Several participants also discussed reference in the summary text to perceptions about the quality of goods with a “Made in Africa/China” label. One participant said this concern might relate less to China than to Africa. Another pointed out that the perception applies more to manufactured goods than some other products, and that this issue should be addressed not just by technical quality-control mechanisms, but also by a branding and communication exercise.

CLOSE OF THE MEETING: Chair Bohn thanked participants for their feedback. She indicated that the conclusions from this meeting would be revised and presented at the side event during CSD-13. She expressed her gratitude to the speakers for their interesting and constructive presentations and to participants for their active input. She also thanked the Nordic Ad Hoc Group on SCP for organizing the meeting, noting that it was clear that there was much work to be done on this issue. She declared the meeting closed shortly before 12:30 pm.


SECOND INTERNATIONAL FORUM ON PARTNERSHIPS FOR SUSTAINABLE DEVELOPMENT – ADVANCING IMPLEMENTATION ON WATER AND ENERGY: This meeting will take place from 21-23 March 2005 in Marrakech, Morocco. It will build on the outcomes of other international discussions on partnerships, including the First International Forum on Partnerships for Sustainable Development held in March 2004, in Rome, Italy. The Second Forum will focus on the issue of “Advancing Implementation on Water and Energy.” It is being organized by the Moroccan Ministry of Territory Planning, Water and Environment in cooperation with the UN Department of Economic and Social Affairs (UNDESA). The meeting’s outcomes will be presented during CSD-13. For more information, contact: Moroccan Ministry of Territory Planning, Water and Environment; tel: +212-3777-2662; fax: +212-3777-2640; e-mail: forum@minenv.gov.ma; Internet: http://www.minenv.gov.ma/forum-part.2005/ 

EUROPEAN COUNCIL 2005: The European Council is scheduled to meet from 22-23 March, in Brussels, Belgium. The Council is expected to give political guidance for the revision of the EU–Sustainable Development Strategy with the aim of adopting a revised strategy at a subsequent Council session. For more information, visit: Internet: http://www.eu2005.lu/en/calendrier/2005/03/22conseur/index.html

FIFTH MINISTERIAL CONFERENCE ON ENVIRONMENT AND DEVELOPMENT IN ASIA AND THE PACIFIC: This conference, which will take place from 24-29 March 2005, in Seoul, Republic of Korea, is being organized by UNEP, the World Bank, the Asian Development Bank, and the UN Economic and Social Commission for Asia and the Pacific (ESCAP). The theme of the conference is “achieving environmentally sustainable economic growth.” The conference will provide an opportunity for national leaders to create an enabling environment for sustainable development across the region. For more information, contact: ESCAP; tel: +66-2-288-1234; fax: +66-2-288-1000; e-mail: escap-esdd@un.org; Internet: http://www.unescap.org/mced/ 

THIRTEENTH SESSION OF THE COMMISSION ON SUSTAINABLE DEVELOPMENT: Scheduled for 11-22 April 2005 at UN headquarters in New York, CSD-13 is taking place during one of the Commission’s biennial “Policy Years.” It is expected to adopt decisions aimed at speeding up implementation and mobilizing action to overcome obstacles and constraints relating to the thematic clusters of water, sanitation and human settlements. For more information, contact: UN Division for Sustainable Development; tel: +1-212-963-2803; fax: +1-212-963-4260; e-mail: dsd@un.org; Internet: http://www.un.org/esa/sustdev/csd/csd13/csd13.htm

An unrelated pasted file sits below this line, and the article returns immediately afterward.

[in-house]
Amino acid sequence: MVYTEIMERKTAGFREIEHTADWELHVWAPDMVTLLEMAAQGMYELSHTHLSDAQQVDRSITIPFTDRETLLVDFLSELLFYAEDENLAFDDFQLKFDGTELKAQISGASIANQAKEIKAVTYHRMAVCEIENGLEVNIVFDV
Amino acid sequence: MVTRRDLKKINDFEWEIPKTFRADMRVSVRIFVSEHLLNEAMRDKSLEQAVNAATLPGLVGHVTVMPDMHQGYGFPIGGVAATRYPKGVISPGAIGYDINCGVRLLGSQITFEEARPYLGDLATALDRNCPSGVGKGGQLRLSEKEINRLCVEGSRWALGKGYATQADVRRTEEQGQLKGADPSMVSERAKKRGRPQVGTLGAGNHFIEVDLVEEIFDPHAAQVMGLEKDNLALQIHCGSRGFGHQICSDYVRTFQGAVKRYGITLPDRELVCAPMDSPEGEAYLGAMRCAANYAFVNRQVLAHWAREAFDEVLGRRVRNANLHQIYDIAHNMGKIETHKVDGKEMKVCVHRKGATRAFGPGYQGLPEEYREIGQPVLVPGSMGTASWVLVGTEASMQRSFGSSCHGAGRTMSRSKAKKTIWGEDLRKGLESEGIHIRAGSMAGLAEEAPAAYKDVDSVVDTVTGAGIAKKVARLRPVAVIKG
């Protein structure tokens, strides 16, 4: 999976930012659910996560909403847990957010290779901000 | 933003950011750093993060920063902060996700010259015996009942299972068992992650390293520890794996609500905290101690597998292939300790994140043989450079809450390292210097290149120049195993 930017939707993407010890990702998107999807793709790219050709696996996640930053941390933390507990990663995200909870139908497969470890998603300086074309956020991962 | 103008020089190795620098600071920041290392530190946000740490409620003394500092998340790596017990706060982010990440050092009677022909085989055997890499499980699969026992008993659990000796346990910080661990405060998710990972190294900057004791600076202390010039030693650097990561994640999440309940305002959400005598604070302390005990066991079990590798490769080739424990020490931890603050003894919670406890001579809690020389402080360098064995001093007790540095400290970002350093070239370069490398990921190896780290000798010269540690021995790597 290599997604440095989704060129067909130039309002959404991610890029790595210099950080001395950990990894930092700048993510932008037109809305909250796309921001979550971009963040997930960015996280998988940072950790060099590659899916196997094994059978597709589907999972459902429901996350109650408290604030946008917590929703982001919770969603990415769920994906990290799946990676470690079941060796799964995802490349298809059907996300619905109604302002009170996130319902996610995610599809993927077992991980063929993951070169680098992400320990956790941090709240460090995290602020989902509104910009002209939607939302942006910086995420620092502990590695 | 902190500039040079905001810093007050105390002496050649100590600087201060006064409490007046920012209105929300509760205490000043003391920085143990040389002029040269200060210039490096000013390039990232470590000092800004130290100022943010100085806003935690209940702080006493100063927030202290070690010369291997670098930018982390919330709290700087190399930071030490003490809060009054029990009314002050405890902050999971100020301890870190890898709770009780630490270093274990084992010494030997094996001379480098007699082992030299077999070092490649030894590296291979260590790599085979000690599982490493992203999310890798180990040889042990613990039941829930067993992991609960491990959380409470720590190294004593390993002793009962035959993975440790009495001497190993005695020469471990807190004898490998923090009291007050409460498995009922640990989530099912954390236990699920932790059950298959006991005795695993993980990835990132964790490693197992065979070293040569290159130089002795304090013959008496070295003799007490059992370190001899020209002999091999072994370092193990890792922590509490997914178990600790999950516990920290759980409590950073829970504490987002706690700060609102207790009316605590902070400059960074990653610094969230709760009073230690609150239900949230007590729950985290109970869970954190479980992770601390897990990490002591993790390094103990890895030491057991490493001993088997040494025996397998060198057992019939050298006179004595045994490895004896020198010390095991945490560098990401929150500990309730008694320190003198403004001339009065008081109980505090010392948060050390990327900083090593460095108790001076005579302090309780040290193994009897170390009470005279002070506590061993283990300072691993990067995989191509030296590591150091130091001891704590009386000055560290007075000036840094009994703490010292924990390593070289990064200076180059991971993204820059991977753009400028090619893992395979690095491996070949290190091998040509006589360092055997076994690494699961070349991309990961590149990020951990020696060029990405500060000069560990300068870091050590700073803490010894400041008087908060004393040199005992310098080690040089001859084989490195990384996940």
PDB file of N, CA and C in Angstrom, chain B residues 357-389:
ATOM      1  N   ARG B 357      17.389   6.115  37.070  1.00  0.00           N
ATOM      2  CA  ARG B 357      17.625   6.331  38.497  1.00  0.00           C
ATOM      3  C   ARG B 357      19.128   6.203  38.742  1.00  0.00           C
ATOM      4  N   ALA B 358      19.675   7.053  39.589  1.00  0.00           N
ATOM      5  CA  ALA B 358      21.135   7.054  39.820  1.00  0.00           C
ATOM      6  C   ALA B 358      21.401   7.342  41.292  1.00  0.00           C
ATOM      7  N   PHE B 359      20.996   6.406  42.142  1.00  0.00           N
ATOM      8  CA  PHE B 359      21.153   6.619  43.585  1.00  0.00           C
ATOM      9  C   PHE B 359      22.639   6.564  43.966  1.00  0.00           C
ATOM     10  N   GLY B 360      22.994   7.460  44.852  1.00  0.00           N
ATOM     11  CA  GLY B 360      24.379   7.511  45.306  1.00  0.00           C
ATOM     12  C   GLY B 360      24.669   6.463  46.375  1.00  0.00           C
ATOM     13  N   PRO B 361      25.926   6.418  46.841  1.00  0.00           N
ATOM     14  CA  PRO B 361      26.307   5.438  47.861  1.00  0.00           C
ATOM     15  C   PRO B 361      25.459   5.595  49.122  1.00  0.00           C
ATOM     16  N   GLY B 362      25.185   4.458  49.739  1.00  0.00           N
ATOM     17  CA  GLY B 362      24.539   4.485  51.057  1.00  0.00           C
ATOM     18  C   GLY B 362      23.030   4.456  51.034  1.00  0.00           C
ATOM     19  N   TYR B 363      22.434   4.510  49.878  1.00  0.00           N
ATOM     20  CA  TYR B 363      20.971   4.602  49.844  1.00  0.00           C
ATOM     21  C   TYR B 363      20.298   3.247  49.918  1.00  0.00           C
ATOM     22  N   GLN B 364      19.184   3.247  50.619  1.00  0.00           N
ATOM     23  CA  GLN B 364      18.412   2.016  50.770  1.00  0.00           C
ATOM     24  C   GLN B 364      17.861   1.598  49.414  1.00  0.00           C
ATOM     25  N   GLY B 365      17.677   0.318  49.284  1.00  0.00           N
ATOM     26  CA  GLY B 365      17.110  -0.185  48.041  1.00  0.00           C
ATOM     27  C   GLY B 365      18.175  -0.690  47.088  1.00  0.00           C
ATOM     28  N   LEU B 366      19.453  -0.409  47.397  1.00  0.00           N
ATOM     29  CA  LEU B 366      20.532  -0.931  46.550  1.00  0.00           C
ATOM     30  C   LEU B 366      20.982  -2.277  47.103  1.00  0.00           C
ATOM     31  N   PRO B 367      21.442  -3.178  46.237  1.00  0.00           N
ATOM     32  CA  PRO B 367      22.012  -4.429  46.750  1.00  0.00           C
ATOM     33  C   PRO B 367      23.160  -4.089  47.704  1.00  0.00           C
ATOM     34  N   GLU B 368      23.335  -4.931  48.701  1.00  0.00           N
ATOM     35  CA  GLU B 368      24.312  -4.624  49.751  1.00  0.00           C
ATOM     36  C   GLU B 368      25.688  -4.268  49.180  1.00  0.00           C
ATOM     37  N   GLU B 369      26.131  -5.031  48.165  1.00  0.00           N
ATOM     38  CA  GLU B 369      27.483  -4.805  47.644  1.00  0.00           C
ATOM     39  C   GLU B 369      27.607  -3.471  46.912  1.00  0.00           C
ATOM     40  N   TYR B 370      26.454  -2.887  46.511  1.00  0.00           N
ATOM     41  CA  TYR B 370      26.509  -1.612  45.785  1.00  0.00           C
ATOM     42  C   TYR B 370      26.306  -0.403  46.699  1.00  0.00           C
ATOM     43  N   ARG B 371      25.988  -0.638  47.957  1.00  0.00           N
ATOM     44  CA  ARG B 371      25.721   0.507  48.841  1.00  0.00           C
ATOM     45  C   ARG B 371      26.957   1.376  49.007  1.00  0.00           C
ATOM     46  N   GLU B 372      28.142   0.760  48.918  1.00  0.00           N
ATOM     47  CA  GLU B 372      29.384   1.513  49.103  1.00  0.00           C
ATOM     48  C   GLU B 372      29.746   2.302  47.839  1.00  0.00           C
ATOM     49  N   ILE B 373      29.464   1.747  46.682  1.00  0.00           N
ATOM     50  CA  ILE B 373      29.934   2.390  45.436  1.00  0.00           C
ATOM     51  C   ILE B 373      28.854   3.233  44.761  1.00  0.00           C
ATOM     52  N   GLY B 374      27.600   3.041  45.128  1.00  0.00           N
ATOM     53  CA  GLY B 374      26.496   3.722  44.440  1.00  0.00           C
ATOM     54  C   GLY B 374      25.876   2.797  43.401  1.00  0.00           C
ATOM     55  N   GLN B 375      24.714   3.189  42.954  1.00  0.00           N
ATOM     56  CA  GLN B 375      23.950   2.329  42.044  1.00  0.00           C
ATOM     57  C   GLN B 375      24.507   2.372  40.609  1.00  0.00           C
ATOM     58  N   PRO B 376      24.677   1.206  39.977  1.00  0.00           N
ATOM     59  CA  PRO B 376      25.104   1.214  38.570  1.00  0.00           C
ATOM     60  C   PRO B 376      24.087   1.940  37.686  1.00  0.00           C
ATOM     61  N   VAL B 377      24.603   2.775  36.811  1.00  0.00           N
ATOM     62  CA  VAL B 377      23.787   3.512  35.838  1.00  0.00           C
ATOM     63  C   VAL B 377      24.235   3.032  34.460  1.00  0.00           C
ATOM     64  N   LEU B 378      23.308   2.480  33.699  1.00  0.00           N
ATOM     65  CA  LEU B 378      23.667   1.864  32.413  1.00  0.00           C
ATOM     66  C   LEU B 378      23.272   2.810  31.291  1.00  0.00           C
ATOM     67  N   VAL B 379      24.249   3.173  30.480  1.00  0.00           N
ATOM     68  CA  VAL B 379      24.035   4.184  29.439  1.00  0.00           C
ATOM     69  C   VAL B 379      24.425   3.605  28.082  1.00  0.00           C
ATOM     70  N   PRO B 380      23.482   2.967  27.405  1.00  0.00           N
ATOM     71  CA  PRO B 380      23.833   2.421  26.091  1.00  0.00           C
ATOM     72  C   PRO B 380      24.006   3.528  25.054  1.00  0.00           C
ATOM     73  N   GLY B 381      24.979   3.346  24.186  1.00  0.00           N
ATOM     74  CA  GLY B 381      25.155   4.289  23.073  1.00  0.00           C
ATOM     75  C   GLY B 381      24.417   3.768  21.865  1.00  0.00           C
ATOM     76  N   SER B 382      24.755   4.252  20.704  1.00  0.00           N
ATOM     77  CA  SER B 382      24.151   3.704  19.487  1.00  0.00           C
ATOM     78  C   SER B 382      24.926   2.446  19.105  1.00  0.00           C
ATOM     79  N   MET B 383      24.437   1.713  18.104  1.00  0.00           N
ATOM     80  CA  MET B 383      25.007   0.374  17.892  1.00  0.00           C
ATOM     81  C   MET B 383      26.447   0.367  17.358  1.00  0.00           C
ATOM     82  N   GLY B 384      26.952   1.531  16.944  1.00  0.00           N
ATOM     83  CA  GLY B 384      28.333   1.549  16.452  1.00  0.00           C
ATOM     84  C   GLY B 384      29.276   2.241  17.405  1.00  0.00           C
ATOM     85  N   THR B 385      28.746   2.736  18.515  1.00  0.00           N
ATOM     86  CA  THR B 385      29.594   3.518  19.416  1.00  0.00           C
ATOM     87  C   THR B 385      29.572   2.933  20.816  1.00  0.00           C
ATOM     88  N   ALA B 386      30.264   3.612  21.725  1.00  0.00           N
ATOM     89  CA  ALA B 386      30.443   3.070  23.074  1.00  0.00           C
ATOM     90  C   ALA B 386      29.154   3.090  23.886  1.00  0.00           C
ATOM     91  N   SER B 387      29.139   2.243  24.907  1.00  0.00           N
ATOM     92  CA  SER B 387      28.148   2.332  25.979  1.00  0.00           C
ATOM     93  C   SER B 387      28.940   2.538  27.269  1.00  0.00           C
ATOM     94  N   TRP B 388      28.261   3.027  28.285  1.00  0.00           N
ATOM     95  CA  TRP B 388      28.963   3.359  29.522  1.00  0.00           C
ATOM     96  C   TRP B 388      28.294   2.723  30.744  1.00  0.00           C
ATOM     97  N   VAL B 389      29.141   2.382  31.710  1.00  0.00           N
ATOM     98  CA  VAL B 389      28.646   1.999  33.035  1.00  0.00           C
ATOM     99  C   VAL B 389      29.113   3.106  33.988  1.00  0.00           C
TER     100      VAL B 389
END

FOURTH INTERNATIONAL CONFERENCE ON BUSINESS AND SUSTAINABLE PERFORMANCE: This event will take place from 14-15 April 2005, in Aalborg, Denmark. The meeting will focus on progressive corporate governance and partnerships. For more information, contact: Hans Jørgen Brodersen, Organizing Chair; e-mail: ehe@akkc.dk; Internet:

OECD FORUM 2005 – FUELING THE FUTURE: SECURITY, STABILITY, DEVELOPMENT AND OECD MINISTERIAL SUMMIT: The OECD Forum 2005 will convene from 2-3 May 2005 in Paris, France to consider policy issues in the areas of international trade and investment, economic development, the Millennium Declaration, and energy. This multi-stakeholder summit will feed into the OECD Ministerial Summit, which will take place after the Forum from 3-4 May. For more information, contact: John West, Forum Director; tel: +33-1-45-24-80-25; fax: +33-1-44-30-63- 46; e-mail: john.west@oecd.org; Internet: http://www.oecd.org/site/0,2865,en_21571361_34225293_1_1_1_1_1,00.html 

UN SYMPOSIUM ON INTEGRATED IMPLEMENTATION OF SUSTAINABLE DEVELOPMENT GOALS: Scheduled for 10-12 May 2005 in Nanchang, China, this international symposium will consider integrated implementation of sustainable development goals and targets. Participants will explore practical ways and means of advancing integrated implementation by exchanging lessons learned and best practices, and by identifying gaps and weaknesses in current implementation policies. The meeting is being organized by the UN Department of Economic and Social Affairs, in collaboration with the Provincial Government of Jiangxi, China. For more information, contact: Zhu Juwang, Senior Economic Affairs Officer, DESA; tel: +1-212-963-0380; fax: +1-212-963-4260; e-mail: zhu@un.org; Internet: http://www.un.org/esa/sustdev/calendar/symposium_announcement.pdf